Can more guns mean less violence? Sheriff Joe Arpaio seems to think so, and is using that logic to let a posse of armed volunteers patrol Maricopa County, Arizona.
Arpaio, a, 80-year-old law enforcement figure all too familiar with controversy, is making headlines once again. Arpaio created waves in 2008 when he called for harsh immigration laws, and his policy of putting Maricopa County prison inmates in crudely constructed outdoor tents hasn’t gone unnoticed either. This time he’s taking his efforts straight to the streets, though, and is bringing a militia along with him.
Arpaio’s office confirmed on Wednesday that the sheriff launched a program earlier in the week that involves dispatching hundreds of armed volunteers to make sure criminal activity within the community remains at a minimum.
Sheriff Arpaio made the news himself from a local elementary school, insisting that he wants his plan highly publicized to make would-be criminals aware of his plans.
"I want everyone to know about it for the deterrence effect," he said at the press conference.
Arpaio may be right in that his program will scare would-be criminals away from committing crimes, but it is raising questions from members of the community who weren’t ready for a small army to start patrolling schools.
"They have guns?” resident Susanne Ross asked 3TV News this week. “No, I don't like that and I can't believe something like this would be implemented without speaking to parents first,"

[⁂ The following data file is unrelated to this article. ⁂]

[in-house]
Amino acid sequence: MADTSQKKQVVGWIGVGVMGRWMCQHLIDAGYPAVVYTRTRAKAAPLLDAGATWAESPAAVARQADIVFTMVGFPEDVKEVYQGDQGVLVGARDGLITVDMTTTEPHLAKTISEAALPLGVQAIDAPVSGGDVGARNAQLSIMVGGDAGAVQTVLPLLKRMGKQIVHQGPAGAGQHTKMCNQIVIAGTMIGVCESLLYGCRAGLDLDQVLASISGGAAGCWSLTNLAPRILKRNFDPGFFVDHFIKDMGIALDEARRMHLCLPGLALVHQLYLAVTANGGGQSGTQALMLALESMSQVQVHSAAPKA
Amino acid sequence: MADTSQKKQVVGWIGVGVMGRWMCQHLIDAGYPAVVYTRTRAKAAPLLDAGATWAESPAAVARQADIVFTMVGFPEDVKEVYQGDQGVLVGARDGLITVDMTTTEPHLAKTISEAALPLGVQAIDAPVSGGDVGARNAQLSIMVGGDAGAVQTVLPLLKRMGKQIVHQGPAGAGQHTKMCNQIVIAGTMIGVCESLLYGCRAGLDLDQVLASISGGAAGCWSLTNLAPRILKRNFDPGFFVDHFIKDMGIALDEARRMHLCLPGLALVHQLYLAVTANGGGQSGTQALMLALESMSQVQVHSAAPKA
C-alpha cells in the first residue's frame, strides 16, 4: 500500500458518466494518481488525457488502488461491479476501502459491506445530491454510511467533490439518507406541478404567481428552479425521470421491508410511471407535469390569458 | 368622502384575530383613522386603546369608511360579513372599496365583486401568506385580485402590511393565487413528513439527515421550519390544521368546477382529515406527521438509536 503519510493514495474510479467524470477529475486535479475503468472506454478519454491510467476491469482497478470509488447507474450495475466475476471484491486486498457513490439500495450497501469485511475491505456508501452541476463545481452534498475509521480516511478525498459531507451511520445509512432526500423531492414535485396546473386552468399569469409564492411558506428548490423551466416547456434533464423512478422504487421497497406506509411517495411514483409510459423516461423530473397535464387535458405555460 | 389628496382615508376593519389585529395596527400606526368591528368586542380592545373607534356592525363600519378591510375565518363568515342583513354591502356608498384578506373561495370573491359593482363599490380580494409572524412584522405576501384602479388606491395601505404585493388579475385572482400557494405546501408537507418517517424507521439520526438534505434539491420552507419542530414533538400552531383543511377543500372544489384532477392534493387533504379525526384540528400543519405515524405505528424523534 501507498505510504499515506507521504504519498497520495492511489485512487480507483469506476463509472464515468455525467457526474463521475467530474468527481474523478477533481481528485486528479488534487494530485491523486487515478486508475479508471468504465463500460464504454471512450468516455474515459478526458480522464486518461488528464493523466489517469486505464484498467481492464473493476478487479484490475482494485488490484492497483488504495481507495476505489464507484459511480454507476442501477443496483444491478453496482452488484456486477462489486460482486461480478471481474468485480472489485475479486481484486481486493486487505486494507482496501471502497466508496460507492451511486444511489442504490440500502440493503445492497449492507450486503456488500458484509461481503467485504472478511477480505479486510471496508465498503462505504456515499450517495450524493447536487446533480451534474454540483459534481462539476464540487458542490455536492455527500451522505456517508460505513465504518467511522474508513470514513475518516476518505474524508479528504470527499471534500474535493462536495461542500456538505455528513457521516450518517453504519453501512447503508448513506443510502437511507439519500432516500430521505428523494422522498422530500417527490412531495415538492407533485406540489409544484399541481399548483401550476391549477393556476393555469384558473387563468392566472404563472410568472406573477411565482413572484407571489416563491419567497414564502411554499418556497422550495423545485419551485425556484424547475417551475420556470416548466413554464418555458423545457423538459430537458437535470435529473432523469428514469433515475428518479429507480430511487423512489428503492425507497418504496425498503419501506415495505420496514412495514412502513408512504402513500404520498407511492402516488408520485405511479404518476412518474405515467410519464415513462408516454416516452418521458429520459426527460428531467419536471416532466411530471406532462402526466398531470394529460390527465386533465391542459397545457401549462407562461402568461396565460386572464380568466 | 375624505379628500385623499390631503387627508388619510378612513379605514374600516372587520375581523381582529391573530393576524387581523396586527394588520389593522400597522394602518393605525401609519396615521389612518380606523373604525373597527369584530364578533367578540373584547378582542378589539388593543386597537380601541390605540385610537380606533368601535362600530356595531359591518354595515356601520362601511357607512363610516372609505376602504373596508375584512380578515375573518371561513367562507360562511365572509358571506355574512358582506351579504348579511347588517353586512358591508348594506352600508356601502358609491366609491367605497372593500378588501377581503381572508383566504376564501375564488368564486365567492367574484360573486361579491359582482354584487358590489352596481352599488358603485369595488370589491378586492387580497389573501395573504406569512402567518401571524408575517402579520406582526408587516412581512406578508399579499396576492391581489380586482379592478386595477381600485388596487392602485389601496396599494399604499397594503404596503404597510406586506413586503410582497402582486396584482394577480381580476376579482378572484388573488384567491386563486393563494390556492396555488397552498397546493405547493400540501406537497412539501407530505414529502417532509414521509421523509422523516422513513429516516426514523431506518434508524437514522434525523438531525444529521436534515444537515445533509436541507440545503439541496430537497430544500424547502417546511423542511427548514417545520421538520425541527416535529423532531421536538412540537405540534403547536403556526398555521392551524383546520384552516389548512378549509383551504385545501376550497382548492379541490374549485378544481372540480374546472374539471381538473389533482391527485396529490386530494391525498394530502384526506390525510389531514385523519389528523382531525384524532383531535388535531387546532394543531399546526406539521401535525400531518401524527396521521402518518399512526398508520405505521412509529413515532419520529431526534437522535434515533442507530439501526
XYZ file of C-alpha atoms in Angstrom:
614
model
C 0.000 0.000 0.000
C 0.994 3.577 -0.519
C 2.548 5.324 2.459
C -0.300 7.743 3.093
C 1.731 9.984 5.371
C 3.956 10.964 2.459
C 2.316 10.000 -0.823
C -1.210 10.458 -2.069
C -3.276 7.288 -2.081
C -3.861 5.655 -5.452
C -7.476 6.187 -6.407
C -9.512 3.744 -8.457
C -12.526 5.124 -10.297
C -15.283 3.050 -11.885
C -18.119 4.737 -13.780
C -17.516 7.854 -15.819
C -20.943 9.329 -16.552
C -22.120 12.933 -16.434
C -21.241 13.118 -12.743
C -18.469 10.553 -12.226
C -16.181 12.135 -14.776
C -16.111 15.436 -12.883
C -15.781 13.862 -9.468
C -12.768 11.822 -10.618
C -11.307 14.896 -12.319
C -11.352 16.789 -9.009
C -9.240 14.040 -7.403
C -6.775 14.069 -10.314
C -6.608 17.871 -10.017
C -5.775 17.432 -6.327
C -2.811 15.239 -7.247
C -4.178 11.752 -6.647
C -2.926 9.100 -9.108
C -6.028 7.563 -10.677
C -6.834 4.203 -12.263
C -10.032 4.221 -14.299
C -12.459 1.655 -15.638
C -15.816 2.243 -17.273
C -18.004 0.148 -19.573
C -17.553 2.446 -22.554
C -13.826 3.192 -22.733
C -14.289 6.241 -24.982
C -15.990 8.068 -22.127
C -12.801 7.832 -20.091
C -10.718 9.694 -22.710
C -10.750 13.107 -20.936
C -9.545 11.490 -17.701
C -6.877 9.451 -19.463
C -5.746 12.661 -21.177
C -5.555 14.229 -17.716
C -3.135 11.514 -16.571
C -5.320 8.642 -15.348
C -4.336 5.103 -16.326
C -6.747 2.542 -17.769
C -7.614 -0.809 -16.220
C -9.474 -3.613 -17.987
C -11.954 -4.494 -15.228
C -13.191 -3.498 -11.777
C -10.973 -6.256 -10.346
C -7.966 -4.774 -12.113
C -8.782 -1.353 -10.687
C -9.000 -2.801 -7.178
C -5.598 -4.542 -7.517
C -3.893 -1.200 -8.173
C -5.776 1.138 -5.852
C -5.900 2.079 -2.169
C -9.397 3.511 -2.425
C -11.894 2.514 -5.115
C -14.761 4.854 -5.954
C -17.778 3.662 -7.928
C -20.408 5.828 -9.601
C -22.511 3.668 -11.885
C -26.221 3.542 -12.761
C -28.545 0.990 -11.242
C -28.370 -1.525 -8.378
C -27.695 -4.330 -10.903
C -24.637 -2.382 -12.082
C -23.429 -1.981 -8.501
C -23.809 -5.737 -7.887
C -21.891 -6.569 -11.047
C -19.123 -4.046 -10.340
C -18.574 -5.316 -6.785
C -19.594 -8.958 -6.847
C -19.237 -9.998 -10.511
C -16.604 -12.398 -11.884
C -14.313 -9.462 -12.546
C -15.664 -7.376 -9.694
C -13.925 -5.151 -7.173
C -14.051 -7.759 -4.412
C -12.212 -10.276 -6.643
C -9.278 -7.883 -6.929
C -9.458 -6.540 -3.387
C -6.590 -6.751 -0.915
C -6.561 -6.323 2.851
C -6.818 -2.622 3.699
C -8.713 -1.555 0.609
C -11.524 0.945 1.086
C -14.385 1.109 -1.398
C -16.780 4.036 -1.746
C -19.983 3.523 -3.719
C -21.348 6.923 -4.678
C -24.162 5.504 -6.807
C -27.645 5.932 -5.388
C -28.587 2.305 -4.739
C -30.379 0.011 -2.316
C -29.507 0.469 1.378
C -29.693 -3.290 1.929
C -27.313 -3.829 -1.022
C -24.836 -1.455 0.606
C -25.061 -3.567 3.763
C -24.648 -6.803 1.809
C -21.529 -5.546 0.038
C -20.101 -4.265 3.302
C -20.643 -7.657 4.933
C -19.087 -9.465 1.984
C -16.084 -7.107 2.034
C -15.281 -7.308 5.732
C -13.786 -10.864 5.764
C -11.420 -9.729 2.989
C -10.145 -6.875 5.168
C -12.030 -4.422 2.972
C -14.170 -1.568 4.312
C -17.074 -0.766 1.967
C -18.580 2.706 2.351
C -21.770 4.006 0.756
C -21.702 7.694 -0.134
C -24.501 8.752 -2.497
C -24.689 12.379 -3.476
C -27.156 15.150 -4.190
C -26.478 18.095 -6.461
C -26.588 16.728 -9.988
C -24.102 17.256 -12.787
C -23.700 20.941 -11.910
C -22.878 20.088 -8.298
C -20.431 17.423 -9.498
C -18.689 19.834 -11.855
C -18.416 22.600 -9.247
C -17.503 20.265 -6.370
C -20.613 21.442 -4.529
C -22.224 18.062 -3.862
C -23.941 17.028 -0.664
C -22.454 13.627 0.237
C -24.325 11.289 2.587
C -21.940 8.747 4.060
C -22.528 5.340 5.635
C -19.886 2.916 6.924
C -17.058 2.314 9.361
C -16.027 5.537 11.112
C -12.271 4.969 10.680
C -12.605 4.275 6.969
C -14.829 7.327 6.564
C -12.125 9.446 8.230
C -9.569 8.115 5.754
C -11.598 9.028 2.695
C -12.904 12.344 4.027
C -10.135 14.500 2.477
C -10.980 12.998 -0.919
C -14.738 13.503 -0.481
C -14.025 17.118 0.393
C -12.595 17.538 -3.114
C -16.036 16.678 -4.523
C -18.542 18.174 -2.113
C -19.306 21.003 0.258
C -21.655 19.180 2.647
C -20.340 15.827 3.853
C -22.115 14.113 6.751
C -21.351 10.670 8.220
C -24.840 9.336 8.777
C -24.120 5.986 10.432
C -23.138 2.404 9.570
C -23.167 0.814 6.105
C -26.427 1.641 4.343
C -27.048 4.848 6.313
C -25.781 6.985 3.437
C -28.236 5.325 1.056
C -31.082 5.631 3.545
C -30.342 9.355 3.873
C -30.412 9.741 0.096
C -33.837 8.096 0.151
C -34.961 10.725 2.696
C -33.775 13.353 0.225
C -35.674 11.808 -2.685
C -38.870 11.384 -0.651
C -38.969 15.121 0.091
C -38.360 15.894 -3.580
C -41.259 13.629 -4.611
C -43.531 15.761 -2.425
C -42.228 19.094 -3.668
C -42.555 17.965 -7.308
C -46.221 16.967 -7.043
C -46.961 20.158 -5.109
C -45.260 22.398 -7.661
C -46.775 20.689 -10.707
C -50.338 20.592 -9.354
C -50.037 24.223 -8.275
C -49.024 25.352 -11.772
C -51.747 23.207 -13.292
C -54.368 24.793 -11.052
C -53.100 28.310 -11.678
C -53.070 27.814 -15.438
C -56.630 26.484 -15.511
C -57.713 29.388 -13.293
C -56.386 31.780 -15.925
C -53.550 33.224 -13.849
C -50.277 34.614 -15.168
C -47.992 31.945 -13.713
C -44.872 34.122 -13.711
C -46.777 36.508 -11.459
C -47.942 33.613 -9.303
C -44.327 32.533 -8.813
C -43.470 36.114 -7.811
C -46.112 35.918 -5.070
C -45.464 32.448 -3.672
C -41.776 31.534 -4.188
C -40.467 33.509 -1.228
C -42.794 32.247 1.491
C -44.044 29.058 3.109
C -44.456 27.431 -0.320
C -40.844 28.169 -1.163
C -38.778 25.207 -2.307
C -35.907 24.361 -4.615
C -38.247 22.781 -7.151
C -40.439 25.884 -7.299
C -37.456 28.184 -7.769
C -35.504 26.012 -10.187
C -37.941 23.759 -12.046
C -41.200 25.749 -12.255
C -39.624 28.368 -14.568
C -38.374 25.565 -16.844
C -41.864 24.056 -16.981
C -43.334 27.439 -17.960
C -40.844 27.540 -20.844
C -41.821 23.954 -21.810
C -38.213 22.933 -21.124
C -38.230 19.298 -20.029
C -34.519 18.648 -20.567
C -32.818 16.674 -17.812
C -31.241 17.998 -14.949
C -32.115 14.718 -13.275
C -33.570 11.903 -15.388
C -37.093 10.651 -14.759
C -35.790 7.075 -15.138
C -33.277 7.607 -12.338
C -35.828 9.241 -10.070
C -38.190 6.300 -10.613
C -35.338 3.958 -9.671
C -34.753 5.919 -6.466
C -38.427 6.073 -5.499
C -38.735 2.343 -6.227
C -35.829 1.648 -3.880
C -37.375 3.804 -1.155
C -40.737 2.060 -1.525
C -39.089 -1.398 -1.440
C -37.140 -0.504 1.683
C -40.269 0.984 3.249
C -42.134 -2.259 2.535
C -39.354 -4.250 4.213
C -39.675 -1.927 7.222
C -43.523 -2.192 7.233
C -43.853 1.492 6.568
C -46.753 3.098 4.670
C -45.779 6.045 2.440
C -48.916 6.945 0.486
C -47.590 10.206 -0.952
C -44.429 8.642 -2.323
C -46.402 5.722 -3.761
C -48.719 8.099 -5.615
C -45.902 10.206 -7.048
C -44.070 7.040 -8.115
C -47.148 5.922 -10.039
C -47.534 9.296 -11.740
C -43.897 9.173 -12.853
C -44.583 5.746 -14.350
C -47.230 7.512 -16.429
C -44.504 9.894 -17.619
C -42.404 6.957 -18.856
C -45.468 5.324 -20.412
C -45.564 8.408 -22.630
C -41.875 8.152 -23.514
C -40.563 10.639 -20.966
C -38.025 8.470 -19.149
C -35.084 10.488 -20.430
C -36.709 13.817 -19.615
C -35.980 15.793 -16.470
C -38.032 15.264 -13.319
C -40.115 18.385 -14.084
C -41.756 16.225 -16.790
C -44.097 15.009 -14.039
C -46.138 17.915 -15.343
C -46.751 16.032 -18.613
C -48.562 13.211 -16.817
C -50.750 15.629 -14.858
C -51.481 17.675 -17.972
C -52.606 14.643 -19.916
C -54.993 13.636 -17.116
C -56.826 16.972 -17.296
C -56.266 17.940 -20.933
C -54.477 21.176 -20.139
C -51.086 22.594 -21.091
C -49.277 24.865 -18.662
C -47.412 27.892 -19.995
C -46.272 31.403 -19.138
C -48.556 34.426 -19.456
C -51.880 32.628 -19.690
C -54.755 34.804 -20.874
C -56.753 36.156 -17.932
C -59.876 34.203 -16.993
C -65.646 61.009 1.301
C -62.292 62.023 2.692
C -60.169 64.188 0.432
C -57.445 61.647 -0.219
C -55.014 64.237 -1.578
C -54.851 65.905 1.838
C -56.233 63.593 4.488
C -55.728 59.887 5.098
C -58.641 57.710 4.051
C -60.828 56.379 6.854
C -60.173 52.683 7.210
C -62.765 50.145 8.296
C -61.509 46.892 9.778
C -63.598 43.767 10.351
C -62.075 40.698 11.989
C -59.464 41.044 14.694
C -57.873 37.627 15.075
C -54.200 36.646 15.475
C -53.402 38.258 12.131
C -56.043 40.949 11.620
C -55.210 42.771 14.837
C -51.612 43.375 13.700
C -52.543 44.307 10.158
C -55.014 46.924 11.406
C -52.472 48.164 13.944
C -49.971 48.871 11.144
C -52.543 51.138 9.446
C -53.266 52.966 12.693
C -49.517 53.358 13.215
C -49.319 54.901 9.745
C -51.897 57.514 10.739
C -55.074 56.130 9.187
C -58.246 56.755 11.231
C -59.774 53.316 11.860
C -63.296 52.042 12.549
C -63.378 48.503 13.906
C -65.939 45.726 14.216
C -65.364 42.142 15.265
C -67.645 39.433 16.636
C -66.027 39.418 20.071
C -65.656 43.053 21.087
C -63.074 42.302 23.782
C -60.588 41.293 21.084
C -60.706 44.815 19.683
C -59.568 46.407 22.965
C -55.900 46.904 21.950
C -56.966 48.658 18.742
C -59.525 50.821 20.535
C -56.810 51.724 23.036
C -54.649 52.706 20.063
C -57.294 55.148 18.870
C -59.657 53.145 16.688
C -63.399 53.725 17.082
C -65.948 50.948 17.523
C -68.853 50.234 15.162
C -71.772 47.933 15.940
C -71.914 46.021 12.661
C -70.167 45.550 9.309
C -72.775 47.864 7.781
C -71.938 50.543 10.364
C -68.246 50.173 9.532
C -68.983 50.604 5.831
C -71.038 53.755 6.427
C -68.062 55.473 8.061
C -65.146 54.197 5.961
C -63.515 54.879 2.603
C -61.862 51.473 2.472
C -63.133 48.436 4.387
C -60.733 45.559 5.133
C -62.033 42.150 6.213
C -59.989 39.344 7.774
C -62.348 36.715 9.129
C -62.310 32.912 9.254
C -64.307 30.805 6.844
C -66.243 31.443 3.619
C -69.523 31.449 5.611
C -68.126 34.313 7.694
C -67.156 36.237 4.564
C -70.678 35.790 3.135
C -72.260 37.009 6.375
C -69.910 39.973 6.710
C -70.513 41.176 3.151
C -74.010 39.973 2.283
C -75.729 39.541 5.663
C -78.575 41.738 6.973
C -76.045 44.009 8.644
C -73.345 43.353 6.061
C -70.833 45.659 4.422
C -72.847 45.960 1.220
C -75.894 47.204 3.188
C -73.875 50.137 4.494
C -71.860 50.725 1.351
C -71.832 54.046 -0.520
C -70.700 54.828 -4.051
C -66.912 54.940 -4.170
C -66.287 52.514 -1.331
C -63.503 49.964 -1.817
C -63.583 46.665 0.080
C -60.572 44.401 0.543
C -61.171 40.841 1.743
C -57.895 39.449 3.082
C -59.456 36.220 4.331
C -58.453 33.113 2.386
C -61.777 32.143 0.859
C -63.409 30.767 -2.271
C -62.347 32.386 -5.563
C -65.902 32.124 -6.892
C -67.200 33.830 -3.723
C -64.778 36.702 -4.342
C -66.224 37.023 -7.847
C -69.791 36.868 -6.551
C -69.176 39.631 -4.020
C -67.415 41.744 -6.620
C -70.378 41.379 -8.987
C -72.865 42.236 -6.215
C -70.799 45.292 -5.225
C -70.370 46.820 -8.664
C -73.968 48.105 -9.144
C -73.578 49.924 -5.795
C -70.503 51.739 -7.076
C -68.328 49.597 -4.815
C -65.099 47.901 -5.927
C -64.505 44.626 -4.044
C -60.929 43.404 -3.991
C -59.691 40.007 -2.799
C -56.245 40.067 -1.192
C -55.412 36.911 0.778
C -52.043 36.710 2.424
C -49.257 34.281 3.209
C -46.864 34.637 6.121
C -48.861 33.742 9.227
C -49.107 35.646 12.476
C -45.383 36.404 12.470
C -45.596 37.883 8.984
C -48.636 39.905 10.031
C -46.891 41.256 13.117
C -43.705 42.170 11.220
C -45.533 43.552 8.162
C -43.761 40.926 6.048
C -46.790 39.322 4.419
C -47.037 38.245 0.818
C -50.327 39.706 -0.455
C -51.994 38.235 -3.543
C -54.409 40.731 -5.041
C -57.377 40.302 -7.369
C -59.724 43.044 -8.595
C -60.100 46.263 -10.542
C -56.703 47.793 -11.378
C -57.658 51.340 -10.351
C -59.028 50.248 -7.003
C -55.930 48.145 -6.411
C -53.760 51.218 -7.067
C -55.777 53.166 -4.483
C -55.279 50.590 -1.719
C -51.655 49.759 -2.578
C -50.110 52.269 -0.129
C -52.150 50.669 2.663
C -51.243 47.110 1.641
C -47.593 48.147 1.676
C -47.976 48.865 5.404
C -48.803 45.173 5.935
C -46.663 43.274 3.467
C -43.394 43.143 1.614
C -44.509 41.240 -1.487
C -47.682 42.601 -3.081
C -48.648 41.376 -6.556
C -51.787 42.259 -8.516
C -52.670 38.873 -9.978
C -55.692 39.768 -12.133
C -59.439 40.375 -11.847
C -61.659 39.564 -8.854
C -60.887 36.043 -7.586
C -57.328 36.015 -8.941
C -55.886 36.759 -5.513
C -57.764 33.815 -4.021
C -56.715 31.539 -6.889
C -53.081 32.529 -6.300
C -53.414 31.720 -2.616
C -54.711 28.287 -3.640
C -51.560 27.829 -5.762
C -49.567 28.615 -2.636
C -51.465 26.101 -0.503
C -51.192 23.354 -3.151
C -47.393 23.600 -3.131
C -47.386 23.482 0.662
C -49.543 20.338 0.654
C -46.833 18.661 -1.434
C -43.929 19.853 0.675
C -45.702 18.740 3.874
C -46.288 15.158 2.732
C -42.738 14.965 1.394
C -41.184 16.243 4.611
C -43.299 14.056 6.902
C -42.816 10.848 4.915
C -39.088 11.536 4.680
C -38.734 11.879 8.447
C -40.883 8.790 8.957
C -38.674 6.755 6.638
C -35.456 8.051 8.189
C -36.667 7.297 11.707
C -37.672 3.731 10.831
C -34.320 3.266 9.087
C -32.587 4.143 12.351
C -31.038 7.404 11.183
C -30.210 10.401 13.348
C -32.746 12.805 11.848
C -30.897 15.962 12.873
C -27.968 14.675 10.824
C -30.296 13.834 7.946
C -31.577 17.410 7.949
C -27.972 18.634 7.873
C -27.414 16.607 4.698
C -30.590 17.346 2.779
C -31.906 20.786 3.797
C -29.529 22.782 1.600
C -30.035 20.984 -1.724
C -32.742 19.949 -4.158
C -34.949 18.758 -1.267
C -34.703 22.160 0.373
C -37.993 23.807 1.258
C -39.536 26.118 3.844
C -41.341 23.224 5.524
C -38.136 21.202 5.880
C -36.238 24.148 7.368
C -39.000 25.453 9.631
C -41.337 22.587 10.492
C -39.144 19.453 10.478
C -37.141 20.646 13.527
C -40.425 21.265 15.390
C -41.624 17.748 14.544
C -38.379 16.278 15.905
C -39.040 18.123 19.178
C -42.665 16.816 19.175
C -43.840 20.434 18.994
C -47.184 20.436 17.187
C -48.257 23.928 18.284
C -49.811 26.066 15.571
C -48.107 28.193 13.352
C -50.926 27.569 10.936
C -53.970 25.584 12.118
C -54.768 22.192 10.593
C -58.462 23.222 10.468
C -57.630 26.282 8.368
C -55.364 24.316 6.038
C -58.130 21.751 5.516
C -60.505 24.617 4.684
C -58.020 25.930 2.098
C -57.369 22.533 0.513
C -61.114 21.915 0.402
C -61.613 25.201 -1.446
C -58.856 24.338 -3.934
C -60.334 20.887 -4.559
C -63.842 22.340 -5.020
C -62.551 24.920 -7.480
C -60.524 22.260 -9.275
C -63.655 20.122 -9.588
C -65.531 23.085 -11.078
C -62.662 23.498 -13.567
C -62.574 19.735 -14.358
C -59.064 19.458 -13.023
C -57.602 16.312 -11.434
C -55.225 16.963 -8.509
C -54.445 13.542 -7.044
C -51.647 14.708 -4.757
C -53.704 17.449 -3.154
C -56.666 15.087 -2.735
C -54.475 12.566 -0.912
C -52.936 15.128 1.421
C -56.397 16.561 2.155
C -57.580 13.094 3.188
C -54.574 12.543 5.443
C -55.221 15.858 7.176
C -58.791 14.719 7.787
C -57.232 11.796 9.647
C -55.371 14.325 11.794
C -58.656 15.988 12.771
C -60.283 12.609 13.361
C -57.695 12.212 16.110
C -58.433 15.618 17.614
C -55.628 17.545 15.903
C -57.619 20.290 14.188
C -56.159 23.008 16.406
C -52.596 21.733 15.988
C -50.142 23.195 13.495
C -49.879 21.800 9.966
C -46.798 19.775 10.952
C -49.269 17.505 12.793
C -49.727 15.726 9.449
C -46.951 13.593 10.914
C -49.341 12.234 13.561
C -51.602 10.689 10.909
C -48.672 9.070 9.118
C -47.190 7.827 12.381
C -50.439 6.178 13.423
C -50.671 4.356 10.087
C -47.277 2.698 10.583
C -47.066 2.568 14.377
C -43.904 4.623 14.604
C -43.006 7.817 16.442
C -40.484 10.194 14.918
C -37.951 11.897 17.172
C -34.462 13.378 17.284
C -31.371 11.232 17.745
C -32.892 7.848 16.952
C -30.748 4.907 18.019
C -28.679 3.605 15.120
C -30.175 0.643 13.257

Arpaio, on the other hand, says the people of Maricopa County have nothing to worry about. “We owe it to the community to do whatever we can to offset the fear many parents, teachers and administrators are experiencing as a result of the school shootings our nation has endured," he said this week.
Following last month’s Sandy Hook elementary school massacre in Newtown, Connecticut, the National Rifle Association asked Congress to sponsor a program that would put armed guards in every school in the country. While the NRA’s idea doesn’t seem likely to earn an OK from Washington lawmakers, Arpaio has already started sending men with guns to stand outside of area schools.
"The Sheriff is starting this School Posse program in order to allow everyone to feel safe sending their kids to school," Arpaio spokesman Brandon Jones tells The Daily Beast. "Using the history of his Mall Patrol Posse, statistically driving down crime at the local malls, he believes this is an appropriate way to address the public's outcry for more security in and around schools."
So far this week, Arpaio’s soldiers have been put outside 59 schools in unincorporated areas and communities that pay his agency for police services, the Associated Press reports. When the program is entirely off the ground, he hopes to have as many as 400 volunteers on assignment at any time, with another 100 militiamen to use as reinforcements. It likely won’t be that hard recruiting them, either, as Maricopa County already has around 3,000 volunteers ready to go on assignment — for now, though, only a fraction of them will have guns.
As word spreads across the county of his plans for more armed patrolman, opponents of Arpaio’s School Posse project are already hoping someone pulls the plug. According to comments made to AP, though, the sheriff seems sure that putting more guns on the street is an obvious solution.
"They're well-trained," Arpaio told CNN this week, adding that the armed posse members require “100 hours in training on guns” in order to join his ranks.
“They're covered liability-wise. They have the authority to enforce the law once I mobilize them. And that's what we're going to do,” he said.